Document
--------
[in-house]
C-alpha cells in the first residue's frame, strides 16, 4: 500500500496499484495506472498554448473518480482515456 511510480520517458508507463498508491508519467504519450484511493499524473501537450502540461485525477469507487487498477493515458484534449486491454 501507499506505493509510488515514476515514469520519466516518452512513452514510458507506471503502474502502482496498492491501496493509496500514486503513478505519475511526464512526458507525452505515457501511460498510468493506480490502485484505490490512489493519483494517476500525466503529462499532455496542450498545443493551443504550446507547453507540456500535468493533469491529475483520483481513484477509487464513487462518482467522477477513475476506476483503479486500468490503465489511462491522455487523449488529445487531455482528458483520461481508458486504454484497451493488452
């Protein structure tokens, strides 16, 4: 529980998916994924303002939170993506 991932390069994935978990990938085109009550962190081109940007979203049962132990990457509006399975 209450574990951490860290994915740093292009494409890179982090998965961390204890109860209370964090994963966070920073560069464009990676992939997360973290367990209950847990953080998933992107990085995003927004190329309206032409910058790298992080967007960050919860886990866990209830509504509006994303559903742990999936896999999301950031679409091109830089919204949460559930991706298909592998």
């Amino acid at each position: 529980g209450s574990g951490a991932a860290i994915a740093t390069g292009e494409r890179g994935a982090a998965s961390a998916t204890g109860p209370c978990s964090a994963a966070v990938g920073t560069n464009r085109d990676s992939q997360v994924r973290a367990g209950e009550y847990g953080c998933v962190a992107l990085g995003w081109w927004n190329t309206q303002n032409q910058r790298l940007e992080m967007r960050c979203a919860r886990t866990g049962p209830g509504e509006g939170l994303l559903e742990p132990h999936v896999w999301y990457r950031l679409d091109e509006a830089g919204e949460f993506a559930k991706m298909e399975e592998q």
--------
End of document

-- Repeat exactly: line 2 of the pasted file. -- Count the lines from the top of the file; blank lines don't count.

C-alpha cells in the first residue's frame, strides 16, 4: 500500500496499484495506472498554448473518480482515456 511510480520517458508507463498508491508519467504519450484511493499524473501537450502540461485525477469507487487498477493515458484534449486491454 501507499506505493509510488515514476515514469520519466516518452512513452514510458507506471503502474502502482496498492491501496493509496500514486503513478505519475511526464512526458507525452505515457501511460498510468493506480490502485484505490490512489493519483494517476500525466503529462499532455496542450498545443493551443504550446507547453507540456500535468493533469491529475483520483481513484477509487464513487462518482467522477477513475476506476483503479486500468490503465489511462491522455487523449488529445487531455482528458483520461481508458486504454484497451493488452